Louis Nicolas Vauquelin (FR) discovered phospholipids while studying material extracted from brain tissue. He also noted that the medulla oblongata and the spinal cord contain more fatty material and less protein than grey matter (1883).


William Charles Wells (US-GB), in an often-ignored study, applied the principle of natural selection to the evolution of man. The application was limited to the question of how different skin colors arose (2081).

Patrick Matthew (GB) predates Charles Robert Darwin (GB) in the proposal of a theory of natural selection. In his book, On Naval Timber and Arboriculture, he wrote, "As nature, in all her modifications of life, has a power of increase far beyond what is needed to supply the place of what falls by Time's decay, those individuals who possess not the requisite strength, swiftness, hardihood, or cunning, fall prematurely without reproducing -- either a prey to their natural devourers, or sinking under disease, generally induced by want of nourishment, their place being occupied by the more perfect of their own kind, who are pressing on the means of subsistence. There is more beauty and unity of design in this continual balancing of life to circumstance, and greater conformity to those dispositions of nature which are manifest to us, than in total destruction and new creation. It is improbable that much of this diversification is owing to commixture of species nearly allied, all change by this appears very limited, and confined within the bounds of what is called species; the progeny of the same parents, under great differences of circumstance, might, in several generations, even become distinct species, incapable of co-reproduction." (1200)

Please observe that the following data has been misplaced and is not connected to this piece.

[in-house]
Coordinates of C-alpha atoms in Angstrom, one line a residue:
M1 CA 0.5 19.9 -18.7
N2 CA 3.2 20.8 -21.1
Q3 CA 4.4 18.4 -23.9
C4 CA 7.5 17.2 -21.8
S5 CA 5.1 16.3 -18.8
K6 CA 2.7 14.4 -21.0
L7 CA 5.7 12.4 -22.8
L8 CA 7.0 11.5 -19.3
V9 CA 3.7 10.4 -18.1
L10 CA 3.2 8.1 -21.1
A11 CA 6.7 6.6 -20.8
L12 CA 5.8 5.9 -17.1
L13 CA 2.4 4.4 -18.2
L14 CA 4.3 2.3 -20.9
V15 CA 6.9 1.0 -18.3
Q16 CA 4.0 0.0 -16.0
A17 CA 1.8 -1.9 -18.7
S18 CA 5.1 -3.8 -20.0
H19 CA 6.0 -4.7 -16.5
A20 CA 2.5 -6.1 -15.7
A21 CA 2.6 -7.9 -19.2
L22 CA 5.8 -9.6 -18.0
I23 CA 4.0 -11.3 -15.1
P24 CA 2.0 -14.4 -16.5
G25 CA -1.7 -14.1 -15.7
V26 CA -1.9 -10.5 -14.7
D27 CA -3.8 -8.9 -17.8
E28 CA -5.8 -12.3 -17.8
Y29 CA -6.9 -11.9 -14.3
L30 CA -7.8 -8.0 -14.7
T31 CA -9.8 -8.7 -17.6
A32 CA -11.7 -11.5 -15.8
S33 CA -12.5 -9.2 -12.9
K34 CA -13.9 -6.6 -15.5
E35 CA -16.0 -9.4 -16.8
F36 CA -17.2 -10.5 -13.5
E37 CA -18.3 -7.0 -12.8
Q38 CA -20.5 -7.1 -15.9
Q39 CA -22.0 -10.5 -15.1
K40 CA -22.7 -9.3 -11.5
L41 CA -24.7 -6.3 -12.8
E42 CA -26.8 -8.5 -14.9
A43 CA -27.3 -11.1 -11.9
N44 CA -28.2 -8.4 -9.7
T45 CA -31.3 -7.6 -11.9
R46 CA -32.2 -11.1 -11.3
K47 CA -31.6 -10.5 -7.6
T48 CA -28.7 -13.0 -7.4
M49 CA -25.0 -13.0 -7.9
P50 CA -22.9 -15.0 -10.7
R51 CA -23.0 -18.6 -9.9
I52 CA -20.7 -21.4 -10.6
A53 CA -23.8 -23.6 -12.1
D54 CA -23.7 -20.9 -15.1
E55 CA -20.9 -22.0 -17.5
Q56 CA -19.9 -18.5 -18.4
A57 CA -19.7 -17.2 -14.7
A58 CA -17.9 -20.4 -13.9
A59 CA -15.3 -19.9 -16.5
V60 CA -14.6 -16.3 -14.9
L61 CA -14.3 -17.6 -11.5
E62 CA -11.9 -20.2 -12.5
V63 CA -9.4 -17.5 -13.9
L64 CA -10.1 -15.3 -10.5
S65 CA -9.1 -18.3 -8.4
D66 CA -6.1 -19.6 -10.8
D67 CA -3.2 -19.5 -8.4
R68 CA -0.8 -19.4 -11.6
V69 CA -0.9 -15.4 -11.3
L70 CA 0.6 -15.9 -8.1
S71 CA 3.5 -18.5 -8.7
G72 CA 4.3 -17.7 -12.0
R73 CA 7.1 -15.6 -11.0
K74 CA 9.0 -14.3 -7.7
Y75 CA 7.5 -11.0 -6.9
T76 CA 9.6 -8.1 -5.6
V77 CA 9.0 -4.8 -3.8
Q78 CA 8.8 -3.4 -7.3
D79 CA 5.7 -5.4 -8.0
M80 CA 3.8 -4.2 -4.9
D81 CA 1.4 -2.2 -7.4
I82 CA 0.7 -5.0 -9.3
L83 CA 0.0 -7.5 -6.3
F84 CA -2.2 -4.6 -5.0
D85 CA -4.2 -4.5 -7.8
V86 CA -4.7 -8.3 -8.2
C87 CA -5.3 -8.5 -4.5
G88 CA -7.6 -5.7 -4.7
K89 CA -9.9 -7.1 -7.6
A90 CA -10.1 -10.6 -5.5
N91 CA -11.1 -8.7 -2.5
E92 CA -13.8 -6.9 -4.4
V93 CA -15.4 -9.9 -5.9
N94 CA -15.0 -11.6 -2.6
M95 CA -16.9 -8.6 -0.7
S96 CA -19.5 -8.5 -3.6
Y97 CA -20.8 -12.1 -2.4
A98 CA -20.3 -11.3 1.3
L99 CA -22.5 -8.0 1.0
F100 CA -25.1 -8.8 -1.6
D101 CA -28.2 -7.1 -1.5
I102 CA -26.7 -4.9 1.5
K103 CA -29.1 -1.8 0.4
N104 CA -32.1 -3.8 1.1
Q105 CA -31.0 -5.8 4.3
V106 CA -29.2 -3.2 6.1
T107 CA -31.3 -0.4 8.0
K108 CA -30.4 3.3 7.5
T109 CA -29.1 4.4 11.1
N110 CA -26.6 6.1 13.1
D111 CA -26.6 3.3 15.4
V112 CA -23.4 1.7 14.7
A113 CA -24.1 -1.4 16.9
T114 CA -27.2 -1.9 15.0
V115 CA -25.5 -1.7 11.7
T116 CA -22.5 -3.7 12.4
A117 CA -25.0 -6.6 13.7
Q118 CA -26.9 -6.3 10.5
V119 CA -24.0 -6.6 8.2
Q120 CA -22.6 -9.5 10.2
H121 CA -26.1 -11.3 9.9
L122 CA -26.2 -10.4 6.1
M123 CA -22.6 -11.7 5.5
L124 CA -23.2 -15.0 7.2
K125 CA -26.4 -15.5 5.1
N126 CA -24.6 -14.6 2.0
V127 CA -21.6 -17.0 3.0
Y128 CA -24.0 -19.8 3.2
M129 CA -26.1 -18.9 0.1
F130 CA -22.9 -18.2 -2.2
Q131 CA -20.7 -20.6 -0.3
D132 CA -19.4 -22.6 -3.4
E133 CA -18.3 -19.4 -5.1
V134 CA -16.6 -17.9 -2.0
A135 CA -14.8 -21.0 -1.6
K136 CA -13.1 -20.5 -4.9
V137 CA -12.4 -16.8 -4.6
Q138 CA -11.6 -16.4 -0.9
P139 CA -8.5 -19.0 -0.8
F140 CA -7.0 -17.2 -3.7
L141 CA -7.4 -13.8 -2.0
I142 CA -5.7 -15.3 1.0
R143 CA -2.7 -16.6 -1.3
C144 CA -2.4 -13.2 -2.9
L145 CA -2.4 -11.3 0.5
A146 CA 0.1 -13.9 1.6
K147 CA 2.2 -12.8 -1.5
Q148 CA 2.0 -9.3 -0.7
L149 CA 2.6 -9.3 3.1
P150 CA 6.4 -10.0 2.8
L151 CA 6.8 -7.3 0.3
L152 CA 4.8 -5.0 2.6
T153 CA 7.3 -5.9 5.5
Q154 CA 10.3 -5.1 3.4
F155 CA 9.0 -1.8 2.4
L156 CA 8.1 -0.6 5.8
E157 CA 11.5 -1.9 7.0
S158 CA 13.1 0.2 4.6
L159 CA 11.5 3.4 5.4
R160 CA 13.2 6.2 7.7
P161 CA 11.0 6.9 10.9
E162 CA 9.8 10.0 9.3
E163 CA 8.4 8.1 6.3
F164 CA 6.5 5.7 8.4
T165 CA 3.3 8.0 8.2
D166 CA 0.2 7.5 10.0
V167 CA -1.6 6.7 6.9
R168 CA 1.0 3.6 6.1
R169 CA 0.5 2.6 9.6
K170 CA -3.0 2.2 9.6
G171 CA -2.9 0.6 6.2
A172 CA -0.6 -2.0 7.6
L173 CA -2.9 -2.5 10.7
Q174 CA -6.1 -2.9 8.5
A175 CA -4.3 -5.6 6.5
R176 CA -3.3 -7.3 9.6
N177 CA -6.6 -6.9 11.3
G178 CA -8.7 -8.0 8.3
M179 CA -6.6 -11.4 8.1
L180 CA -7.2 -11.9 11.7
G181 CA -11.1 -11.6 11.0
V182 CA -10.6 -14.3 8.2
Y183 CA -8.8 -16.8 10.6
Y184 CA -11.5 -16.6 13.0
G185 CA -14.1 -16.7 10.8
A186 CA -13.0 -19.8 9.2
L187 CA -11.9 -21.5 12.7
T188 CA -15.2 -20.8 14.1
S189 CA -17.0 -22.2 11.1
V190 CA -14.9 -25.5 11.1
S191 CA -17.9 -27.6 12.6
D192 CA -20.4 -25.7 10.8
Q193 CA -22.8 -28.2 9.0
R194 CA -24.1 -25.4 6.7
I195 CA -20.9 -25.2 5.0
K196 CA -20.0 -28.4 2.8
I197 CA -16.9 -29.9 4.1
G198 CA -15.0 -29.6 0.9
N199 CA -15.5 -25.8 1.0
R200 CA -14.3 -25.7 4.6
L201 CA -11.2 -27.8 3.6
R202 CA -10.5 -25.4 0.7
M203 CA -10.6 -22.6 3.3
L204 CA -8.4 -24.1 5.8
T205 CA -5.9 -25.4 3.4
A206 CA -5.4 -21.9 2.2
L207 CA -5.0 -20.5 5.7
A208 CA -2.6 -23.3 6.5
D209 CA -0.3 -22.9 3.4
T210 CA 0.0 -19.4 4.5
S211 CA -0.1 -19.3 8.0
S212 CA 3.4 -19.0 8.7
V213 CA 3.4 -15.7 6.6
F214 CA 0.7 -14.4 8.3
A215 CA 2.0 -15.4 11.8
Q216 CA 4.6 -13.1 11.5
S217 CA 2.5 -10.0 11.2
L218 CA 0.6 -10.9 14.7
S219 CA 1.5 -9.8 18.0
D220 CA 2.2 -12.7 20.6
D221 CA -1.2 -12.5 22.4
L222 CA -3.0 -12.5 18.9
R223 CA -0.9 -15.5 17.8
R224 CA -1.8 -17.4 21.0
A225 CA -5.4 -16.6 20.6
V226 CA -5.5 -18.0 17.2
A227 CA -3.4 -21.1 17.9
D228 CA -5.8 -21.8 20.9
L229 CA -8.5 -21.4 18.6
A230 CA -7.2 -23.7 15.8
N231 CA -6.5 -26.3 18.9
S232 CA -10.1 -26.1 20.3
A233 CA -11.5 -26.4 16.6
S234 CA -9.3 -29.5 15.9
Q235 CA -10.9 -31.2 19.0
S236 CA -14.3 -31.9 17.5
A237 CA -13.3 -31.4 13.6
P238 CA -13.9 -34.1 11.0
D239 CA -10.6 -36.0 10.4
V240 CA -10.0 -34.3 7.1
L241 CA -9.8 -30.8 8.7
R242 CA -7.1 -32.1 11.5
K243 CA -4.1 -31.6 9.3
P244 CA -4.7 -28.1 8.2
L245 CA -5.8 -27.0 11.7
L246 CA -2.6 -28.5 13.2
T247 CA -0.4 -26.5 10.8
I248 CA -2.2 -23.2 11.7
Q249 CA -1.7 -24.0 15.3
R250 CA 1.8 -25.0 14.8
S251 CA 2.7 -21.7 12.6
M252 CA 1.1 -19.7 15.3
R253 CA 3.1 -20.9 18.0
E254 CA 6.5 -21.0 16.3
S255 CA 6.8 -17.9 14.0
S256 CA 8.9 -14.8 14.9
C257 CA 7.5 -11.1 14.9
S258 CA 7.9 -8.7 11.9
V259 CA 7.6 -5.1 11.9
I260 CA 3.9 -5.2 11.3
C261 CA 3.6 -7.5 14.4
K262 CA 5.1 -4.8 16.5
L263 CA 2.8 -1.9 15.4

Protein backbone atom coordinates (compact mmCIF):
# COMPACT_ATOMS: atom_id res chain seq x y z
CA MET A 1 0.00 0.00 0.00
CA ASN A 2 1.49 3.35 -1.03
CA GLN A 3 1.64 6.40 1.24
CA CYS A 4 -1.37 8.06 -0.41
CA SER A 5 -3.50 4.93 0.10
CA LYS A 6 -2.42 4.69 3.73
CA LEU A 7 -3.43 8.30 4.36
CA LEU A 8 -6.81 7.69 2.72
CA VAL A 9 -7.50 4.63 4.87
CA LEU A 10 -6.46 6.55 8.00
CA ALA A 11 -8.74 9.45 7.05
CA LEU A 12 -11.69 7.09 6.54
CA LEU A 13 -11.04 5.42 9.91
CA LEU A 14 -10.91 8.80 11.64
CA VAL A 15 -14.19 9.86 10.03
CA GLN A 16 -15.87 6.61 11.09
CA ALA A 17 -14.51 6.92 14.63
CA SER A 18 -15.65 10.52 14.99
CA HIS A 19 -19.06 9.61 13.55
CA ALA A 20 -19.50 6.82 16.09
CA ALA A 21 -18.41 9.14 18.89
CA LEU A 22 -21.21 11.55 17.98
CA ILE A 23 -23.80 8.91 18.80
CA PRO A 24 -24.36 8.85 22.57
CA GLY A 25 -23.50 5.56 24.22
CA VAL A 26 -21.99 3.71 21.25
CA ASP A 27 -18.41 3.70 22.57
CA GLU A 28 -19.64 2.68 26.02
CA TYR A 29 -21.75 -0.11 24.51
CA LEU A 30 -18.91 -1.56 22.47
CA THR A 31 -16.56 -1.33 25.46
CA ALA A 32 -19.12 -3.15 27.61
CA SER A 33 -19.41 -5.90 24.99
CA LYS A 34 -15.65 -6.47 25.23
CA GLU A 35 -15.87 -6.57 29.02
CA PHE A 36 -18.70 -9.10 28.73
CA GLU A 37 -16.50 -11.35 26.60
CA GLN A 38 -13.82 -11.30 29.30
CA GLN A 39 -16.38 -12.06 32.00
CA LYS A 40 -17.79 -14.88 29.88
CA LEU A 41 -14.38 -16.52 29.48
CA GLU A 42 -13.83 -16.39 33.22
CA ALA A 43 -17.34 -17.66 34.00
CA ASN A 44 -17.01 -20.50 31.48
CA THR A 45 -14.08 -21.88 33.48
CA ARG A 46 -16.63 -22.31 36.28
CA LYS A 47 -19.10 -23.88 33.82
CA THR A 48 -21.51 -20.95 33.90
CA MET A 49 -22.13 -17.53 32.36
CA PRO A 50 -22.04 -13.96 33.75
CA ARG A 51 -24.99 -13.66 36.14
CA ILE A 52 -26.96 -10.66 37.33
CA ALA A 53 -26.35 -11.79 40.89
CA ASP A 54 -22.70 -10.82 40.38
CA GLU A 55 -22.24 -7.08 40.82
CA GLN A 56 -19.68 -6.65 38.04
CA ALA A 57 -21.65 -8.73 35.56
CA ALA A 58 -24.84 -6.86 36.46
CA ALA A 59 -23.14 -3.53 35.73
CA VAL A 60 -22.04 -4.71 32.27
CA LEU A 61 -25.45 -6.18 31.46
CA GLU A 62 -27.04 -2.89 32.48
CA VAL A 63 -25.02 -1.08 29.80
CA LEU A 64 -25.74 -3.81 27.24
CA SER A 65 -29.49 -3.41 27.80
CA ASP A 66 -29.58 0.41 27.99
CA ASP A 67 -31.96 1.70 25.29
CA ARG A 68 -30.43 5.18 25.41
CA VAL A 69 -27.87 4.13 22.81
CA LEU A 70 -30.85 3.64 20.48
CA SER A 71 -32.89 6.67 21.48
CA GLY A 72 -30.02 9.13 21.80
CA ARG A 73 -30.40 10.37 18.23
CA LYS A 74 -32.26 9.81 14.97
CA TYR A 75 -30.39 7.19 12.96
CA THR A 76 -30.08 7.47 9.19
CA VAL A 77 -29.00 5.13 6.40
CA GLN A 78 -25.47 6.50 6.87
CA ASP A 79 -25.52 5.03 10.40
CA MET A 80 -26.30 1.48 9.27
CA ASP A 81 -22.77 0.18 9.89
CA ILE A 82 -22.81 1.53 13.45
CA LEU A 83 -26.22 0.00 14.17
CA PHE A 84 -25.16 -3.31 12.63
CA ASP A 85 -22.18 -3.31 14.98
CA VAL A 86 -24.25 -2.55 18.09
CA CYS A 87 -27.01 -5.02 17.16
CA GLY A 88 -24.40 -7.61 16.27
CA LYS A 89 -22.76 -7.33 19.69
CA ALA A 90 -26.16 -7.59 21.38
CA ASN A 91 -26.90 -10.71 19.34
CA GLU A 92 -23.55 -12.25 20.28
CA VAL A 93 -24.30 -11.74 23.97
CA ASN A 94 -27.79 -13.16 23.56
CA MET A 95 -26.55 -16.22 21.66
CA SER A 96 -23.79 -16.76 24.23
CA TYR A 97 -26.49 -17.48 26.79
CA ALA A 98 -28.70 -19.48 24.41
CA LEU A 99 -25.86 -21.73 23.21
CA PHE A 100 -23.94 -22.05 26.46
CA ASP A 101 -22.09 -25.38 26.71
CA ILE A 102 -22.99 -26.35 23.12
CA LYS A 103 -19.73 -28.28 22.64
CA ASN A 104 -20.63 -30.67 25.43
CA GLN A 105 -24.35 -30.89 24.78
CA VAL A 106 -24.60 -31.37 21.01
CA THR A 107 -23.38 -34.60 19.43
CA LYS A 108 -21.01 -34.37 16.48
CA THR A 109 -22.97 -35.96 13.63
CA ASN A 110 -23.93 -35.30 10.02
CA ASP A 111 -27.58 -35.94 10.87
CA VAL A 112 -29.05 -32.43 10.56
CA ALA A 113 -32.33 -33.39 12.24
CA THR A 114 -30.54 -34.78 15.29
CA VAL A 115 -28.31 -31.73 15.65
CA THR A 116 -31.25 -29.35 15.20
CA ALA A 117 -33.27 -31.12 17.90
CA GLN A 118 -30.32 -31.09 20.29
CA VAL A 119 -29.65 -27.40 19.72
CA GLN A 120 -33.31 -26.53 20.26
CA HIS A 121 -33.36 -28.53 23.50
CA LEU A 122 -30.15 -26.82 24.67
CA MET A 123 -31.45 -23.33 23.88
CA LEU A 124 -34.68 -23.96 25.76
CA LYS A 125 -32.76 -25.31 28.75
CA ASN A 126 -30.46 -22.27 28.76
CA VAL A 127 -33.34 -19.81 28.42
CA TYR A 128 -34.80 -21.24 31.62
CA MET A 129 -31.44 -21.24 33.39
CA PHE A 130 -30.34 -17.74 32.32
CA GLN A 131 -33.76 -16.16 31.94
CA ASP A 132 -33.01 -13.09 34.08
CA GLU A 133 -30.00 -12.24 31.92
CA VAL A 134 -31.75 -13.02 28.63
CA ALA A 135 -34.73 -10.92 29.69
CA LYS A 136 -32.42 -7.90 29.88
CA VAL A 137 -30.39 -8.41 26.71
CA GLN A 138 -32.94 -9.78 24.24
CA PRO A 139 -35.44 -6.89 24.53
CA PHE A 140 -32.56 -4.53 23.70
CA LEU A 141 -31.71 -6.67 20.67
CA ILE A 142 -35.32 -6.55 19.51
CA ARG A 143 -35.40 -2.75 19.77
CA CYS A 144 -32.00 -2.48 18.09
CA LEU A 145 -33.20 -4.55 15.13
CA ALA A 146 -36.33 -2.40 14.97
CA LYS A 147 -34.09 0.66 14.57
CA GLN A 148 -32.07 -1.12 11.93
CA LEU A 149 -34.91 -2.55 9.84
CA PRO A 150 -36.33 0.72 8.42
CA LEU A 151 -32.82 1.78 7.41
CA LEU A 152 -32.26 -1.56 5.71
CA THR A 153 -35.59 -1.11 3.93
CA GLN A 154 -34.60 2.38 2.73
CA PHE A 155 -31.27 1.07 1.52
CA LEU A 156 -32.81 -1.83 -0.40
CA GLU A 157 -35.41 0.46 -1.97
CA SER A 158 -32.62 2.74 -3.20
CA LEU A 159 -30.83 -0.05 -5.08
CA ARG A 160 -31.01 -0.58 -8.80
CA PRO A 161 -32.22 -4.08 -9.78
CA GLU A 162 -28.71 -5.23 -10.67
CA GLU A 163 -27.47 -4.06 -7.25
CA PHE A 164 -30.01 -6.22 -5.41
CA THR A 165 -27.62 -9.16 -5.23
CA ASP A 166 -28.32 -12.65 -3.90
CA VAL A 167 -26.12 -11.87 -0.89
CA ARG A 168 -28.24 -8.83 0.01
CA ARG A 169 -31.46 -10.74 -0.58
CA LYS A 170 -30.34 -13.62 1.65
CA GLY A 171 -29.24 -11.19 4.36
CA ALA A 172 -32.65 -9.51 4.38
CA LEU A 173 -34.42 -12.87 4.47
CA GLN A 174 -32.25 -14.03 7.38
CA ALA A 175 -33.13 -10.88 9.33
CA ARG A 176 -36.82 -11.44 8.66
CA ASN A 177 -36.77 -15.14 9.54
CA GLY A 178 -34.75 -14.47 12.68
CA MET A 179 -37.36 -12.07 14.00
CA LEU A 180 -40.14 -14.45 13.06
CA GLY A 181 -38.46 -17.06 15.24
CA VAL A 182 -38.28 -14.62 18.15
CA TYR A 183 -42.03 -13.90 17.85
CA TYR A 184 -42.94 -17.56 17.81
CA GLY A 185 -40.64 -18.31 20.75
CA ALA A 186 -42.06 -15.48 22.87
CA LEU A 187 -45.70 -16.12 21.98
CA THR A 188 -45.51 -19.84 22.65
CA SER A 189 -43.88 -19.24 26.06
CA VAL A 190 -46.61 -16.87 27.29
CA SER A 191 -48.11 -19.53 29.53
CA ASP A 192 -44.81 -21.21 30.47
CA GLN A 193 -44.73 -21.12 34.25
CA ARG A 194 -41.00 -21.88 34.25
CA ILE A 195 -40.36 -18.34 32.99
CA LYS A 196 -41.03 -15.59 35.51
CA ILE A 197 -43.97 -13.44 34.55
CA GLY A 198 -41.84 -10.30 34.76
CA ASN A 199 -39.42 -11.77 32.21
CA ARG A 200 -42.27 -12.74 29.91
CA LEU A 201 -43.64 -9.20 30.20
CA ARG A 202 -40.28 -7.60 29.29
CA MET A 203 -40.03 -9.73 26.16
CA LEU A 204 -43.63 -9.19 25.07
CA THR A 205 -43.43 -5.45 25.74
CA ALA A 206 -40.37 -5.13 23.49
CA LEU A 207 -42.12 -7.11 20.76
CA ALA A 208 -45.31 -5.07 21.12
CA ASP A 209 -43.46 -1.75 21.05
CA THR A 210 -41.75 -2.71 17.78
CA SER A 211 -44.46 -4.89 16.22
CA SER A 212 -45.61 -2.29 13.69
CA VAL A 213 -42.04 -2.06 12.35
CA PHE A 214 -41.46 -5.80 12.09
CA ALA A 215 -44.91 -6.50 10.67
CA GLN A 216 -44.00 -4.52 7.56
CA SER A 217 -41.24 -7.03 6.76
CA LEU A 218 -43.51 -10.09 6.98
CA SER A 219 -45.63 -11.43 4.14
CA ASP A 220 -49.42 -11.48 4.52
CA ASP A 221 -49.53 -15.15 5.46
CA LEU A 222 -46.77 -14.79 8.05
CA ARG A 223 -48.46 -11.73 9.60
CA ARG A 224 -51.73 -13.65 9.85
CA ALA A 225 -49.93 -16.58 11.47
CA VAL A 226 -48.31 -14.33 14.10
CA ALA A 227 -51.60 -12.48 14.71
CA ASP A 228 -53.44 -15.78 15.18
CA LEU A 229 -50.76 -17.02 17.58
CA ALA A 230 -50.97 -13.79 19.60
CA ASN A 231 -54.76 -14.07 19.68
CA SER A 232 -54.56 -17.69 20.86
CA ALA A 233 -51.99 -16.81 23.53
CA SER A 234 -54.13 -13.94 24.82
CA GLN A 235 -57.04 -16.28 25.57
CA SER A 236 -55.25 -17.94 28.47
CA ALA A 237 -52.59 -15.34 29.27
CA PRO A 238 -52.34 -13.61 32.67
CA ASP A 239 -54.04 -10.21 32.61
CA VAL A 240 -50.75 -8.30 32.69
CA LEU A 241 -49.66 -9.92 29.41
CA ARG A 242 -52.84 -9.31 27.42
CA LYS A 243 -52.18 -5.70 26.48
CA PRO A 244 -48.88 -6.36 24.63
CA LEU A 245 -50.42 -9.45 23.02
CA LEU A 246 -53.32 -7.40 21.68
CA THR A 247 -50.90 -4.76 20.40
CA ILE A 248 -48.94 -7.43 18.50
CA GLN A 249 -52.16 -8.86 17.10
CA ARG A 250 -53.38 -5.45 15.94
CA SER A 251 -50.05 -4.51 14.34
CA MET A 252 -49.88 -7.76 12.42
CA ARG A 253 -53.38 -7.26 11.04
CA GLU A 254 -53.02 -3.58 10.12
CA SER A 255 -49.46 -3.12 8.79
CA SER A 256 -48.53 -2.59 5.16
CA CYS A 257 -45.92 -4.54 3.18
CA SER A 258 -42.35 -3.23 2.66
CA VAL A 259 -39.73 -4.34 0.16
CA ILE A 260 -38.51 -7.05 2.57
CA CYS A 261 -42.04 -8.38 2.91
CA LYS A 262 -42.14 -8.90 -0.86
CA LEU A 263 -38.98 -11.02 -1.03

Napoleon's army was attacked again by typhus and dysentery (the "bloody flux") during his invasion of Russia, both on the march eastward and again on the return, where disease was exacerbated by severe cold and starvation. It is estimated that only about 30,000 survived of the nearly 600,000 troops that began the campaign (1012).